Three days later, on my parents’ anniversary, those of us who love them assemble in their home. My wife brings a dozen yellow roses and arranges the table. My brother stops at the grocery store for a side of sliced smoked salmon, some cream cheese, a few tomatoes, and a red onion. I drive over to the bagel bakery, and pick up a dozen—onion, poppy seed, and sesame— just out of the oven. I take down a dozen orange plastic pill bottles with white, almost impossible-to-remove lids. My father’s name is on every label: Some are six months old, some several years. We have been dealing with this for a long time. Haloperidol and risperidone. Olanzapine and quetiapine. Paroxetine and citalopram. Alprazolam and trazodone. Donepezil and rivastigmine and memantine. Organic molecules, various combinations of carbon and hydrogen and nitrogen, oxygen and sulfur—the atoms of which we are all made—bioengineered to slip across the blood-brain barrier, to stimulate one receptor or block another, precipitate a rush of ions through neural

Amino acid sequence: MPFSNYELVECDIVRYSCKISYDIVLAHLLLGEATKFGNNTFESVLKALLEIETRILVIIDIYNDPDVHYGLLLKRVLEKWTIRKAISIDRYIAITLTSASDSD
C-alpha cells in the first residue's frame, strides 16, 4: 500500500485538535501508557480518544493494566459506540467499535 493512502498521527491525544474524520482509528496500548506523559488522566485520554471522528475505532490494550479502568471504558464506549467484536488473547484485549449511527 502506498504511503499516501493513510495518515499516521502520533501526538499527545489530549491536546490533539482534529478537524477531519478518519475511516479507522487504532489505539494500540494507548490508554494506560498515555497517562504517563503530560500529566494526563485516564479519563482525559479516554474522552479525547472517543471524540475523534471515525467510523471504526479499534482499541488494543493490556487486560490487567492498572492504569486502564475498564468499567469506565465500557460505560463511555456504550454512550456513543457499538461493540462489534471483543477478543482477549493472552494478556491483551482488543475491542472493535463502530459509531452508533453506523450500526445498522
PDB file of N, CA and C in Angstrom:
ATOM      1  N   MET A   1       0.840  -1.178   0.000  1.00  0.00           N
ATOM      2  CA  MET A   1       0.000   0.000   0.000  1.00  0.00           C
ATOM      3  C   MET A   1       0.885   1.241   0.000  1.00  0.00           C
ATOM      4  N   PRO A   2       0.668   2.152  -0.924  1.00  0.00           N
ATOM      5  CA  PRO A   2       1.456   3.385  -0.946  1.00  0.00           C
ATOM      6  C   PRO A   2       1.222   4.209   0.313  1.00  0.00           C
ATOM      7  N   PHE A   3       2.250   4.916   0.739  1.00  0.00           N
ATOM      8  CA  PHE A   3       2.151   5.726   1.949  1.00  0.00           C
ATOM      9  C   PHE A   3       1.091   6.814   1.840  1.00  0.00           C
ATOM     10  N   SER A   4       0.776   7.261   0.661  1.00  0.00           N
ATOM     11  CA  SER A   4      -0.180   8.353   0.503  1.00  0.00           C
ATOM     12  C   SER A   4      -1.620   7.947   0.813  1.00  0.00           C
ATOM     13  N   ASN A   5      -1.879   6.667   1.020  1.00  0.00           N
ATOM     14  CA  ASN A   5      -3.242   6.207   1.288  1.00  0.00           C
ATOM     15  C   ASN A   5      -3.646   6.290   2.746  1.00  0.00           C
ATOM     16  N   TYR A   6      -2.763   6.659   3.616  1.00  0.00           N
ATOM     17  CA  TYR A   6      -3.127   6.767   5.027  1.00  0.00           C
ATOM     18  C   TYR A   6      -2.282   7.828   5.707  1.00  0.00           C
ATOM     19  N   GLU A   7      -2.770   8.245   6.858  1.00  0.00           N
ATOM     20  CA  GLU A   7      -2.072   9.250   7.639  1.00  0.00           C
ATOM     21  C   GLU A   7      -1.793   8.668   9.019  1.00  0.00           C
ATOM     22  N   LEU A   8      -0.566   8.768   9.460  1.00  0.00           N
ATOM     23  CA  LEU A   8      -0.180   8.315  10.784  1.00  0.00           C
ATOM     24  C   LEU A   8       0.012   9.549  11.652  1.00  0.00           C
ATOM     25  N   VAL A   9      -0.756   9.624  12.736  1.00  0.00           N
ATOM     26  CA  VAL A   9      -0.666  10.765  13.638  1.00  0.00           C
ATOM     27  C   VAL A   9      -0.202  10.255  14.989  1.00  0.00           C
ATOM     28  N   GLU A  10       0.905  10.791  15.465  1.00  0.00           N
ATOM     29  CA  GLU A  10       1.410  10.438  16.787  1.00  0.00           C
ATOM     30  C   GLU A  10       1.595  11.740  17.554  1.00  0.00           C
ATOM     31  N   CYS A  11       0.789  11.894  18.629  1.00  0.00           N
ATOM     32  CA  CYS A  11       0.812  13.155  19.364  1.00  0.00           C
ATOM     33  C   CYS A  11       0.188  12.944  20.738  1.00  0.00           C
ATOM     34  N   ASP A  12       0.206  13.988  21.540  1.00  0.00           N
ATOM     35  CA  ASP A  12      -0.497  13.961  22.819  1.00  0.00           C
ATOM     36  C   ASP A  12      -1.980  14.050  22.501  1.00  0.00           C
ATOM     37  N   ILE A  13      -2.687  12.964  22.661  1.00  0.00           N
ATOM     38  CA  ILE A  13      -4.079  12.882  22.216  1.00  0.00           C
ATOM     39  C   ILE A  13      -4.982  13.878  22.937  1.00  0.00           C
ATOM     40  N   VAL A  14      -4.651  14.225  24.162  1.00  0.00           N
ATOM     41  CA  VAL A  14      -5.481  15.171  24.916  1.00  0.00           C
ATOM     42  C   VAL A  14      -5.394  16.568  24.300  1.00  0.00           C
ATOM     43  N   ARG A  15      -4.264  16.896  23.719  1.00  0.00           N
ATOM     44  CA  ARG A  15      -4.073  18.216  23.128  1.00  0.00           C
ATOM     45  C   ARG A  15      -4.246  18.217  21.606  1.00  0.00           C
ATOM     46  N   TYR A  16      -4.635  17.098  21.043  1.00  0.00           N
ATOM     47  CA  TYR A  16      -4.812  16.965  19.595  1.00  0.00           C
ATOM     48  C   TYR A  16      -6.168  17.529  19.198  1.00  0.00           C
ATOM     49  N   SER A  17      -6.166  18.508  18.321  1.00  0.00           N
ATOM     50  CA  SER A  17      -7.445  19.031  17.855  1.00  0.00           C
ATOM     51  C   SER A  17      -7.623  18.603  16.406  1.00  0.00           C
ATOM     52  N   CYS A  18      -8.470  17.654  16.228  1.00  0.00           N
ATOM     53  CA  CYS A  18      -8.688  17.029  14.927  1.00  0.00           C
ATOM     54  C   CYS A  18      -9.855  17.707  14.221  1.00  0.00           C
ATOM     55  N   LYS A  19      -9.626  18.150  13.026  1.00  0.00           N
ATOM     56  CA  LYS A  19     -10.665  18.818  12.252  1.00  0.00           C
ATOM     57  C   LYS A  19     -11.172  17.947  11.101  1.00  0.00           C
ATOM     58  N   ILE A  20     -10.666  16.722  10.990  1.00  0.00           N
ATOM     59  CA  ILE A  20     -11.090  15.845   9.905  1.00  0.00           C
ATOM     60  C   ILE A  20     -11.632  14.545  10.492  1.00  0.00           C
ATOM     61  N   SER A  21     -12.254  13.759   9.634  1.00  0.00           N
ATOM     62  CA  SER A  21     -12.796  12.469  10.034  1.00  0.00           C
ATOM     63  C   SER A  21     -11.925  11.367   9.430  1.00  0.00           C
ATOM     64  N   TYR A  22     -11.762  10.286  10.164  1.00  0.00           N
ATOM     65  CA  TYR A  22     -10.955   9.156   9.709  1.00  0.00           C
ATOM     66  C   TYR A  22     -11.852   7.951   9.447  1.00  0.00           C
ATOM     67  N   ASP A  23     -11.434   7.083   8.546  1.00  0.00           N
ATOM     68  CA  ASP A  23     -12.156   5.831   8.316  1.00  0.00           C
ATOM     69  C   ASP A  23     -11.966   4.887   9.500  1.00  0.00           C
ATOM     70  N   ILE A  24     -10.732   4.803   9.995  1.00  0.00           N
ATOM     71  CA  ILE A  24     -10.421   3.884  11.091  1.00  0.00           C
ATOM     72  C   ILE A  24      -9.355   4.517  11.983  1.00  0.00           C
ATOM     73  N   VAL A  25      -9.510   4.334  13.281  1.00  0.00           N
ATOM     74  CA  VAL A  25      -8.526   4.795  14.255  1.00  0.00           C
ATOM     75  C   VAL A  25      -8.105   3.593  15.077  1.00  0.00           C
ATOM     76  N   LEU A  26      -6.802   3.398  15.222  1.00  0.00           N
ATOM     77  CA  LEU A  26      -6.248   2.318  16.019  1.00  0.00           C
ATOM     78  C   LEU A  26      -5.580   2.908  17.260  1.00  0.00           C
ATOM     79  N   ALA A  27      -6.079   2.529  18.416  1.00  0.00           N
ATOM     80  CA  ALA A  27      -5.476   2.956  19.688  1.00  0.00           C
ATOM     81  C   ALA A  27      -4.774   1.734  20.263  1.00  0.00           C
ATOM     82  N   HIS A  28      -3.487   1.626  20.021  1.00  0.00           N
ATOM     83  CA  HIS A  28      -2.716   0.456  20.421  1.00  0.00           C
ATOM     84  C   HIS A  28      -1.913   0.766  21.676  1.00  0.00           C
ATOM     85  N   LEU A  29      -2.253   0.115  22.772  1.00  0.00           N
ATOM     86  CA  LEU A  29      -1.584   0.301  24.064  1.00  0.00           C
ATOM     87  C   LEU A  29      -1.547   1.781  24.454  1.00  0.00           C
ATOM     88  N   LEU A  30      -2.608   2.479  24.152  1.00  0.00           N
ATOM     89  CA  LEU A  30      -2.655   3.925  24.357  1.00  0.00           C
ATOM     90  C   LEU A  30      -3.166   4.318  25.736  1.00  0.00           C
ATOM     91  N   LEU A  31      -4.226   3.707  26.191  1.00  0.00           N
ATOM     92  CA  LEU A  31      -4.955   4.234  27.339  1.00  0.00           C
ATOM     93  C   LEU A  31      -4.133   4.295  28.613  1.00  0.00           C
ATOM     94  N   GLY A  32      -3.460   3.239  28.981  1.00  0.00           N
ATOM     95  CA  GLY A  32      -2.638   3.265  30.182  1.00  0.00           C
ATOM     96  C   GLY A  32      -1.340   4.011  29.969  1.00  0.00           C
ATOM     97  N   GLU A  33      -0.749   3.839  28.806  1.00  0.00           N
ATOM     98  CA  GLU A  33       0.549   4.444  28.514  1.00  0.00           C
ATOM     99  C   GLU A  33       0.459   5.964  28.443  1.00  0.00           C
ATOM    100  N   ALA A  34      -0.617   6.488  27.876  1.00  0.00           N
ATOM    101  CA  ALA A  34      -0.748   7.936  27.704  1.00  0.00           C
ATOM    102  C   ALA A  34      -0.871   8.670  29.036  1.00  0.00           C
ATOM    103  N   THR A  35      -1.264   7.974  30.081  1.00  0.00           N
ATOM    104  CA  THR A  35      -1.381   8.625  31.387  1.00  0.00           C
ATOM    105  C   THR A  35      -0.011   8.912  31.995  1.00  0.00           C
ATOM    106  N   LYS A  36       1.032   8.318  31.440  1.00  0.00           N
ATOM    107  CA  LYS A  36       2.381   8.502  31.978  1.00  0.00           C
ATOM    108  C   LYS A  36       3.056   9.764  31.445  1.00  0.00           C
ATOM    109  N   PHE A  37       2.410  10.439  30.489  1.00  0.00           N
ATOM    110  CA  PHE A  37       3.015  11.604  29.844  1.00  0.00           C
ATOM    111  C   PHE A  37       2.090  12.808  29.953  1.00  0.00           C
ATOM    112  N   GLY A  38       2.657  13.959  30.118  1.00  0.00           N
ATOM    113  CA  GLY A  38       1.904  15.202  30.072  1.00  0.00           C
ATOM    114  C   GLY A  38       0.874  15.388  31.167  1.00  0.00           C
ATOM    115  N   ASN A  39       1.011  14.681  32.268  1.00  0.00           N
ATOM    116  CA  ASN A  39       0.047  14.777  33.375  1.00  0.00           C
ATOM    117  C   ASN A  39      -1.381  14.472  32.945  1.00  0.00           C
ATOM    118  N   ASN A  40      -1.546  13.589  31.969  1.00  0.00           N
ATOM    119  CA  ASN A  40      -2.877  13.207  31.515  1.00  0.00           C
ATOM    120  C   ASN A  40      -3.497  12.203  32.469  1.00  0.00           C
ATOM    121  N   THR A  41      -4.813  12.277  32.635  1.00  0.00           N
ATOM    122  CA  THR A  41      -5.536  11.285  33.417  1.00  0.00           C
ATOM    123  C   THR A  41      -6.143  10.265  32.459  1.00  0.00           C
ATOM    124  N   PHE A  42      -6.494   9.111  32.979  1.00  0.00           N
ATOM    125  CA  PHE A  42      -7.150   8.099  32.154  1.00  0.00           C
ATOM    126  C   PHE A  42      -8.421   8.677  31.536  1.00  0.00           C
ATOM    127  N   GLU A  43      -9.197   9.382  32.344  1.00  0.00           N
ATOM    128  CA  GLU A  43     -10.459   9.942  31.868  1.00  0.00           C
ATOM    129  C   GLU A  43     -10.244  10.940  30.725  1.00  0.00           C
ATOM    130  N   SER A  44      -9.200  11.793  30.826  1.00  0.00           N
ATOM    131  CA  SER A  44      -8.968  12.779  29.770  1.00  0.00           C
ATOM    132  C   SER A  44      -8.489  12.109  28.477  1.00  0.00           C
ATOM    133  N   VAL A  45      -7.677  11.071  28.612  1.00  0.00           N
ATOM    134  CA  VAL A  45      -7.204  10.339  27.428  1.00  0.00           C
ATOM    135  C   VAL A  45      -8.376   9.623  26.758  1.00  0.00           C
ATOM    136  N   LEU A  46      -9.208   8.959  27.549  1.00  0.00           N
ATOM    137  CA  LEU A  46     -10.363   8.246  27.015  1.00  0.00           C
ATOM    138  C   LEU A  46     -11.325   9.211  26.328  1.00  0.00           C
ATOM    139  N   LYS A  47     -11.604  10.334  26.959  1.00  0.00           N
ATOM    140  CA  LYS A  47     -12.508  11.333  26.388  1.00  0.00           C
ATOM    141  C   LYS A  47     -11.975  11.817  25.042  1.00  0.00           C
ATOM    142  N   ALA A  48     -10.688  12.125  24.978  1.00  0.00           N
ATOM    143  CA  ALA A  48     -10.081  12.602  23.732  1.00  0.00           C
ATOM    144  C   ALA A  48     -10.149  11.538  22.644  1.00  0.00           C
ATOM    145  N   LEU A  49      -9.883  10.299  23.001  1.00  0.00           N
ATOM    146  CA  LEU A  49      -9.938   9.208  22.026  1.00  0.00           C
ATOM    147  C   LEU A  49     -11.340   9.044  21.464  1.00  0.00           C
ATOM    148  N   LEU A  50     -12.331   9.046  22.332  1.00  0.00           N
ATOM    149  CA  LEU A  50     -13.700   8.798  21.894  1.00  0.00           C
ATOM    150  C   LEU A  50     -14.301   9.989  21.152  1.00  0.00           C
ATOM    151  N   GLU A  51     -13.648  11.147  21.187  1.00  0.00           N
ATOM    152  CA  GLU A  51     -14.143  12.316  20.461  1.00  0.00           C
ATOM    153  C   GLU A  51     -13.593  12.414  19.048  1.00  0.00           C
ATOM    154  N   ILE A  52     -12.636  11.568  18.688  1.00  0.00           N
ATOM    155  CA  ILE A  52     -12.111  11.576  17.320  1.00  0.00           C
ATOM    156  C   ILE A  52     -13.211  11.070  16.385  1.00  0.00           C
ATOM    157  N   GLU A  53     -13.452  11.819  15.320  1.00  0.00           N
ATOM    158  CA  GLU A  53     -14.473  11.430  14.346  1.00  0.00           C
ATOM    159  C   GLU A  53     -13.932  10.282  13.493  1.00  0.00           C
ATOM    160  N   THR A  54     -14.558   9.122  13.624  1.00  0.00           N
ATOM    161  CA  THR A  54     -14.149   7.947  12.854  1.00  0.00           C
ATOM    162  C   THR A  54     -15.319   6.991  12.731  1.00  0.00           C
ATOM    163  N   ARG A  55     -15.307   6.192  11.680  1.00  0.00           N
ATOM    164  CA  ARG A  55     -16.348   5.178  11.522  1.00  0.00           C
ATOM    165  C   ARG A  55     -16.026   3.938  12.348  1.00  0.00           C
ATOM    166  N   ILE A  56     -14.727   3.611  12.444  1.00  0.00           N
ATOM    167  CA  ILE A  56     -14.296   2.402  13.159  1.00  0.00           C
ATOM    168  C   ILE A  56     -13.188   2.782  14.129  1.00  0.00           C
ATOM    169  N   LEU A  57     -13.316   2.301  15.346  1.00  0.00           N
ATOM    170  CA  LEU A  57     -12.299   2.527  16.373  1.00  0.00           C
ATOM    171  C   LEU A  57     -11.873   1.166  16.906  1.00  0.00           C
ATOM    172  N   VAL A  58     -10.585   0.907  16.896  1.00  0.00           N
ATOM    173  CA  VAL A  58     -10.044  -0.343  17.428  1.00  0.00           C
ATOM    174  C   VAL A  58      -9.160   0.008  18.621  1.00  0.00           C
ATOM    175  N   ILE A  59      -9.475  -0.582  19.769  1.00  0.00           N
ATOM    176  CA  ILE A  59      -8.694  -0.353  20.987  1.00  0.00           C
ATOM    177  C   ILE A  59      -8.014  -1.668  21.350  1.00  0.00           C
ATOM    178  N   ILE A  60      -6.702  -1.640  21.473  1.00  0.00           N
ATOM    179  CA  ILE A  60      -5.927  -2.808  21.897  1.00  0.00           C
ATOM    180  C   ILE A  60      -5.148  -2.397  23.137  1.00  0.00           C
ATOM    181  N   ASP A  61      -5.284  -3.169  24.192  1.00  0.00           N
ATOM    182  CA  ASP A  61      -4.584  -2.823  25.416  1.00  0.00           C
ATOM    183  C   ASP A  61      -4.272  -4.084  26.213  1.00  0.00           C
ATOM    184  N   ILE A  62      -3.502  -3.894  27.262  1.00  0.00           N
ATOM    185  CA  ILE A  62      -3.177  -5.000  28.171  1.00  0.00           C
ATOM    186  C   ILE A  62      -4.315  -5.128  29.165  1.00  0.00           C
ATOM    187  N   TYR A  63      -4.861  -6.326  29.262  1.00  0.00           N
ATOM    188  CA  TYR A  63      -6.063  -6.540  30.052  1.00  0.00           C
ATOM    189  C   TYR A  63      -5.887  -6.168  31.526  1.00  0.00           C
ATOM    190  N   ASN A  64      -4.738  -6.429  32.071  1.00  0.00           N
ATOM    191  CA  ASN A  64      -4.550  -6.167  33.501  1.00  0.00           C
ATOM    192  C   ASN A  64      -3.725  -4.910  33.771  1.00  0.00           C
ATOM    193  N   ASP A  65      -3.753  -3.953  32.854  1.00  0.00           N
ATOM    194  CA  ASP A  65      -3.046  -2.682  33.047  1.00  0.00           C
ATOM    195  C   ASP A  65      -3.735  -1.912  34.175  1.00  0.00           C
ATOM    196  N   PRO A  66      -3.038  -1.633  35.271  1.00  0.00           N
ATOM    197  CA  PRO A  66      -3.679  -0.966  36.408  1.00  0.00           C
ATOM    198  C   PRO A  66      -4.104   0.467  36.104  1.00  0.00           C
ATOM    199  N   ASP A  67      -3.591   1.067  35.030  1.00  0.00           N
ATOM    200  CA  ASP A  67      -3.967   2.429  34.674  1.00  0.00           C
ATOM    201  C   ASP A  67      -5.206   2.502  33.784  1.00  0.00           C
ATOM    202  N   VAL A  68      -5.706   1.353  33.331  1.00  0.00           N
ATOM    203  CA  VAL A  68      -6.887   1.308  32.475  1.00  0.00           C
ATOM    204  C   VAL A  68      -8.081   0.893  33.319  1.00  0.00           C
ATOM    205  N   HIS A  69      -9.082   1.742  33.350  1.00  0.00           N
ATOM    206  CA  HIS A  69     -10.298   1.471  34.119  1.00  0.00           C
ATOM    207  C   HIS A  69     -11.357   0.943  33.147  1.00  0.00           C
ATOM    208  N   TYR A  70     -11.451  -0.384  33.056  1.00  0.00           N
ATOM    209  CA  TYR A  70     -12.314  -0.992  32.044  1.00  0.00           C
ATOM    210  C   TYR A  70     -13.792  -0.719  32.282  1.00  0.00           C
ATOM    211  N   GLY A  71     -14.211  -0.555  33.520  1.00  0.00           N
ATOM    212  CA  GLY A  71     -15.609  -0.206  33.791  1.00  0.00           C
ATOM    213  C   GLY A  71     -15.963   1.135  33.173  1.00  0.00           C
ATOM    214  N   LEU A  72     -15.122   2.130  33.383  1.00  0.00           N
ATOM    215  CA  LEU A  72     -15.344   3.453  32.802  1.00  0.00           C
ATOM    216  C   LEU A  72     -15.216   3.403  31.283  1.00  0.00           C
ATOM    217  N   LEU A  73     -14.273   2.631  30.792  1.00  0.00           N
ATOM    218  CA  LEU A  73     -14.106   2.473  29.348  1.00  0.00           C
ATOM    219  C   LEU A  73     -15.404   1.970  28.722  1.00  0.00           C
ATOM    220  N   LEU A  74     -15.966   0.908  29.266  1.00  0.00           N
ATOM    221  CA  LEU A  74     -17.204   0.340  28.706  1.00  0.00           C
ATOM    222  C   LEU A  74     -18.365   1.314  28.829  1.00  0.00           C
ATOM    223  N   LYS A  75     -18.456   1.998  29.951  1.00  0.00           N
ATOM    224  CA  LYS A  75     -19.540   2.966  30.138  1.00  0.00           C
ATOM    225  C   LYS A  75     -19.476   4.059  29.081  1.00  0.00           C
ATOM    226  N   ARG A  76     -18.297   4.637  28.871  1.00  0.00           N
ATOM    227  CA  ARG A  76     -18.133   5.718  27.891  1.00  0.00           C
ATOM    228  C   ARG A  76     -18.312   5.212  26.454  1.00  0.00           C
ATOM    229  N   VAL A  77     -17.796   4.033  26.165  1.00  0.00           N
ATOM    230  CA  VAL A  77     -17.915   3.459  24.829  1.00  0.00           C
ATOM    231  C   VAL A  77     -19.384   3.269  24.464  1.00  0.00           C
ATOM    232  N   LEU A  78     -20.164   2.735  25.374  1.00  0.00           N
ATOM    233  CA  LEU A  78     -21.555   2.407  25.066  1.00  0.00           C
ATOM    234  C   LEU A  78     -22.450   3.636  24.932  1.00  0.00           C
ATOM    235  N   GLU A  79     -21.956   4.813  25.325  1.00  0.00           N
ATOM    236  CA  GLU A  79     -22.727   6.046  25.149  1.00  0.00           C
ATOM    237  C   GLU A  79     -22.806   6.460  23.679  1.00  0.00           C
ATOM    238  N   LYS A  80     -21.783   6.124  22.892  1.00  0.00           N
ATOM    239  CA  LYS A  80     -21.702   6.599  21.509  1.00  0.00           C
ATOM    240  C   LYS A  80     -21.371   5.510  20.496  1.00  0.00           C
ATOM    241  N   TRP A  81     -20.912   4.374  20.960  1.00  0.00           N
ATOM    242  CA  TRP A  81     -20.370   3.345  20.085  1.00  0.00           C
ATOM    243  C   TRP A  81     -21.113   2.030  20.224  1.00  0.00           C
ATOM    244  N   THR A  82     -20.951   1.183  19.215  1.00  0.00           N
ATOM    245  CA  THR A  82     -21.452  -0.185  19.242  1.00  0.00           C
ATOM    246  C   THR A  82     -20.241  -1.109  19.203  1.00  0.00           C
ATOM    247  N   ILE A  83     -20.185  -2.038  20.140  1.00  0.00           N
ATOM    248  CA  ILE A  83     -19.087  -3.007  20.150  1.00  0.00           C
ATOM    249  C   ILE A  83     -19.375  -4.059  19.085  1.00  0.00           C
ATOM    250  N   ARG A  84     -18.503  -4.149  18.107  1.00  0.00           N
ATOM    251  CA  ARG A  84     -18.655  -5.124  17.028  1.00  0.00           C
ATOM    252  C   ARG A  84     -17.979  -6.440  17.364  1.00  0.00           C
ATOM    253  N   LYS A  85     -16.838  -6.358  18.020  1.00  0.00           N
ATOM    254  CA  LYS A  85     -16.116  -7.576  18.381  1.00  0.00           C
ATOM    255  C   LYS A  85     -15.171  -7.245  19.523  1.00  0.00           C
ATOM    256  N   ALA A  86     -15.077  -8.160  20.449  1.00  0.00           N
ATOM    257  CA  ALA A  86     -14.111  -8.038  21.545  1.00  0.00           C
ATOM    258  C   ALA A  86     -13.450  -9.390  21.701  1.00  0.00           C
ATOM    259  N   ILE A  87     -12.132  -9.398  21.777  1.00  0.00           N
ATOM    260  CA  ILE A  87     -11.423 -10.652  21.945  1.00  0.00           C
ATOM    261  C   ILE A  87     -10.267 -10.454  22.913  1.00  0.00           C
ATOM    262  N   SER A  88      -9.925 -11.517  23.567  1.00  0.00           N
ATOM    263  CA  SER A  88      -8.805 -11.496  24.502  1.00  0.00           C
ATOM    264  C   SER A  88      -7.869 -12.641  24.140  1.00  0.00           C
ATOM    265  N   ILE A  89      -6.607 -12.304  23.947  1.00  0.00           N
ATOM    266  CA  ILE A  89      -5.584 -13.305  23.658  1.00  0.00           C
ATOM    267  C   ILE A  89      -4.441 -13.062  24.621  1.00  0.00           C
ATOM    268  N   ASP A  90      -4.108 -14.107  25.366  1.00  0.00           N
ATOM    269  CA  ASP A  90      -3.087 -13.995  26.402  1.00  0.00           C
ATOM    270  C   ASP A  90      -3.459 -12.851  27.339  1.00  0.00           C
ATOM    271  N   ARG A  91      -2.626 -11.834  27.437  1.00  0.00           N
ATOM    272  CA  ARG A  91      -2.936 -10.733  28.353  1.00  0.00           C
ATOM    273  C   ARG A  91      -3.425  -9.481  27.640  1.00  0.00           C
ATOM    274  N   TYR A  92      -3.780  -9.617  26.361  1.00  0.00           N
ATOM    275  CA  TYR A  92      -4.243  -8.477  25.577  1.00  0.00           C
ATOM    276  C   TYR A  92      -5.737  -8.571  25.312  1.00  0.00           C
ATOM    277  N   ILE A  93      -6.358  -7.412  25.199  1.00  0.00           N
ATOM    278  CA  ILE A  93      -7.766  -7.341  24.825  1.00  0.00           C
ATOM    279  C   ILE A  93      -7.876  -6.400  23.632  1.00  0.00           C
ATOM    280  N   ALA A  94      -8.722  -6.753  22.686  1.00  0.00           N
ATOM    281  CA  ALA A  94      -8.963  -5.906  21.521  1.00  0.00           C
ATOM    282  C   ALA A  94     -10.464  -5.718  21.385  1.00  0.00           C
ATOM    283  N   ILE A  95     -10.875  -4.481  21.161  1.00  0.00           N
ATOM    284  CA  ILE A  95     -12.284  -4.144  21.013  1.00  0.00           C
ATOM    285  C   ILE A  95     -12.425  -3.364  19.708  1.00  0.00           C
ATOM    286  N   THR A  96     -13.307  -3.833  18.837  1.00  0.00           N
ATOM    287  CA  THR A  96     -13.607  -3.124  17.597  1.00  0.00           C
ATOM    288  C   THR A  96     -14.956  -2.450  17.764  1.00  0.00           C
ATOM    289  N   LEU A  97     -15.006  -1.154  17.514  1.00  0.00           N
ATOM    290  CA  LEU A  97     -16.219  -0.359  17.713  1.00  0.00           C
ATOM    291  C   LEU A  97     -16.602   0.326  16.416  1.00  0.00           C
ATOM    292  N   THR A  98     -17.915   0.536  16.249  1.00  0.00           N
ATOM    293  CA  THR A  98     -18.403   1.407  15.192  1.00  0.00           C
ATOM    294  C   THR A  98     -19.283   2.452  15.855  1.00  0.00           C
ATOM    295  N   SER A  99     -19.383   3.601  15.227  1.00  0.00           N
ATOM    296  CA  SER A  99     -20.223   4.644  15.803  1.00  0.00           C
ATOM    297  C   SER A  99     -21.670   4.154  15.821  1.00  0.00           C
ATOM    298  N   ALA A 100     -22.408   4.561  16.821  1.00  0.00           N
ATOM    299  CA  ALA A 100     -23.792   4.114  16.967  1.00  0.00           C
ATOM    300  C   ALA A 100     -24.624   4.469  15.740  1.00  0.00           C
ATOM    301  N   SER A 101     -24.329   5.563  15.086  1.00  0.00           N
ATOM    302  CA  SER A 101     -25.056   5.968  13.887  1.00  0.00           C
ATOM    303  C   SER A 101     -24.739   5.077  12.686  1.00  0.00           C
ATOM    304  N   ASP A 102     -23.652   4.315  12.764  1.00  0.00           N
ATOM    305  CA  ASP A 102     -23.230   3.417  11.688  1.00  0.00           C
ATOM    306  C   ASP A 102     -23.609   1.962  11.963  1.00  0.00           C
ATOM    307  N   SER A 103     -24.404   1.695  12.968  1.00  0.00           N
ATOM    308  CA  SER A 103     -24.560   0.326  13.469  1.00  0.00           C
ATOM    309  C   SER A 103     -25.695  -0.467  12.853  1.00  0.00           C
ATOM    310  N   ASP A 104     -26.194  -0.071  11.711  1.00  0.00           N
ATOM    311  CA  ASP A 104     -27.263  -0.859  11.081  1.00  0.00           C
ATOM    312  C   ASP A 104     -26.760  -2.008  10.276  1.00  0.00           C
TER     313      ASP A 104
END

Alzheimer’s disease is the sixth leading cause of death in the United States.

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The idea of finding balance in life crowds pages of self help books, dominates magazine articles and sucks up hours of day time talk shows. They purport that once you find balance, you will be happy. Balance your career with your family, your work with your play, your up time with your down time. Even it all out and you will be satisfied with life. I’m simply not buying it.

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KEEPING BALANCE If you want to balance your work life, exercise, diet and family, there are a few things that you need to do. Here are a few tips that will help you do so:

Make a schedule.

Creating a schedule will allow you to be more organized in your life and know when you are supposed to do certain things. There are many free scheduling apps that you can download to your smartphone or tablet.

Get the whole family involved.